Abstract: This study investigates the effect of corruption on the trade-off between capital and current expenditures in a panel of 48 African countries over the period 2000-2016.Based on statistical yearbooks, we compile disaggregated data on public finances for African countries and find that a high prevalence of corruption distorts the composition of public expenditures at the expense of the share of capital expenditure. Specifically, an increase in corruption by one standard deviation is associated with a decrease in the proportion of capital expenditure from 29\% to 16\%. The results are robust to various specifications and estimation methods, including the fixed effects and instrumental variables approach. The supportive argument demonstrates that it seems more beneficial for corrupted bureaucrats to manipulate public spending in favor of current rather than capital expenditures. The latter relies on formal and traceable procedures, whereas current expenditure is known to be more open to the use of discretionary allocation.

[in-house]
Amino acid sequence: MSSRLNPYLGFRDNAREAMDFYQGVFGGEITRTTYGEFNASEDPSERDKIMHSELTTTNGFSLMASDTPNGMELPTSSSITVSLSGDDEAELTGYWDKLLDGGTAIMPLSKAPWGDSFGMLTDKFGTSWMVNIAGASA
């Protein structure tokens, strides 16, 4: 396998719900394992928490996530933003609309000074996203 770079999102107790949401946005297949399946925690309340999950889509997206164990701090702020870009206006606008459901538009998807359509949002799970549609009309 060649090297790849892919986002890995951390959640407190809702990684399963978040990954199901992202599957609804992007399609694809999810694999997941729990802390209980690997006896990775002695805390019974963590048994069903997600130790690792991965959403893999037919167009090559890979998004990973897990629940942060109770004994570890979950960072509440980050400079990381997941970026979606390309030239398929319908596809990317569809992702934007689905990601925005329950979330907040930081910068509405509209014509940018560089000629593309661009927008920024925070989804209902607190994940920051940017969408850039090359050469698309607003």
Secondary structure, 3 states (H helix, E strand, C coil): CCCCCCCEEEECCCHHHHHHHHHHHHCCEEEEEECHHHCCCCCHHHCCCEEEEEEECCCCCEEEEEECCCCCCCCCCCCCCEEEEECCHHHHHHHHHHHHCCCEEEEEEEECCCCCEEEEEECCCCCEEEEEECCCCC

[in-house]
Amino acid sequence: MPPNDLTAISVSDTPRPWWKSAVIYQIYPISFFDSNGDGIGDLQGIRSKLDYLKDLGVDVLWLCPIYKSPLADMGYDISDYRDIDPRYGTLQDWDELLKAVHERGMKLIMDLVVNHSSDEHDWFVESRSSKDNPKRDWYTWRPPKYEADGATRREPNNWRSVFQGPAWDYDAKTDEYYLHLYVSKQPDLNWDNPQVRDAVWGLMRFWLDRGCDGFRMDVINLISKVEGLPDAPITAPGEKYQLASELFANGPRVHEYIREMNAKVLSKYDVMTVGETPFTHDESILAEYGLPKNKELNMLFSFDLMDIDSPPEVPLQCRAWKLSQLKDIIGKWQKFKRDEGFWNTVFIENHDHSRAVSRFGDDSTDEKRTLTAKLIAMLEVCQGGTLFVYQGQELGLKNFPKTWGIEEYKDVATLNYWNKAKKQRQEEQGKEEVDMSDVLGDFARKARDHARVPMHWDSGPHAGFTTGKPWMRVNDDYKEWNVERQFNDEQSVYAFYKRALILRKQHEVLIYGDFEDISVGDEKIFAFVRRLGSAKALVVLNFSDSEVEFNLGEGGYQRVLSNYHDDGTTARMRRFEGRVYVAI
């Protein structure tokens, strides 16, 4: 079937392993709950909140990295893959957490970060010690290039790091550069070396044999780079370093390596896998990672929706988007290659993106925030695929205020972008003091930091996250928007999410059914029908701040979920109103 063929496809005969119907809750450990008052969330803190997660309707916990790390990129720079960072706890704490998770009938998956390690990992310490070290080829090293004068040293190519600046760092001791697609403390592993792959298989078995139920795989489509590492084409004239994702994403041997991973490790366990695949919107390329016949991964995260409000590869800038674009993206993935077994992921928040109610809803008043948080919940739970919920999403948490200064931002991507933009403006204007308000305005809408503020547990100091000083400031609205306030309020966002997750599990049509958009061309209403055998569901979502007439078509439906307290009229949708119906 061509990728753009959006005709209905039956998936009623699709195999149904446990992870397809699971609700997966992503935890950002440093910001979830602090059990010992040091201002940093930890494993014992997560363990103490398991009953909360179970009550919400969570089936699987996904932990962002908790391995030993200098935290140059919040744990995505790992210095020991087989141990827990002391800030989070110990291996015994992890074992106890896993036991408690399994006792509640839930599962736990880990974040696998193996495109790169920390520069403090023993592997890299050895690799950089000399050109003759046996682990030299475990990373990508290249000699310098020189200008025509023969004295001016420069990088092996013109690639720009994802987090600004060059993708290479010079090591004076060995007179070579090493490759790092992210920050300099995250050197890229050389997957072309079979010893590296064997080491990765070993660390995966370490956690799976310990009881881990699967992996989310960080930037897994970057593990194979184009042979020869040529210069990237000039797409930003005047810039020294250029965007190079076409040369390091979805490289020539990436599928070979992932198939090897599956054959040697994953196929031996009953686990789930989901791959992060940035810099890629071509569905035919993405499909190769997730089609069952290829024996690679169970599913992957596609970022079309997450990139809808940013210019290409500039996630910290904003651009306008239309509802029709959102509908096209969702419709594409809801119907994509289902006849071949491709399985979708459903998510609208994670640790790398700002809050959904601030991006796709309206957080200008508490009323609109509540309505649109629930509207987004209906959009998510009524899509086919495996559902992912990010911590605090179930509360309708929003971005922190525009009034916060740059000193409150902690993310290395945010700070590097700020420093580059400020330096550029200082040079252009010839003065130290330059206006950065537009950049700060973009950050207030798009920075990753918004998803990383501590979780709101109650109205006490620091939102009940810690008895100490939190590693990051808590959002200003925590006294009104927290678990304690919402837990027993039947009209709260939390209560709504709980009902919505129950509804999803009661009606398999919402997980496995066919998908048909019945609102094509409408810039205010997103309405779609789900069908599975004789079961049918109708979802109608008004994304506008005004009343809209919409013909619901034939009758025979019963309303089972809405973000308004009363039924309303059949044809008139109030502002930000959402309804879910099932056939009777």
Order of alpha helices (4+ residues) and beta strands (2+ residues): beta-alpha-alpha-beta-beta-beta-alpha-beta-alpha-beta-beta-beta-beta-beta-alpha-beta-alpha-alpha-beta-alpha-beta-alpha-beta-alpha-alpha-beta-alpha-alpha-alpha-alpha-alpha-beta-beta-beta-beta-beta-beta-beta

Keywords: Corruption; capital expenditure; current expenditure; public expenditure; Africa
    JEL: D73 E62 H5 O55
    Date: 2021
  11. By: Nouréini Sayouti (CERDI - Centre d'Études et de Recherches sur le Développement International - Clermont Auvergne - UCA - Université Clermont Auvergne - CNRS - Centre National de la Recherche Scientifique); Christophe Muller (IRD Marseille - Institut de Recherche pour le Développement (IRD) Marseille)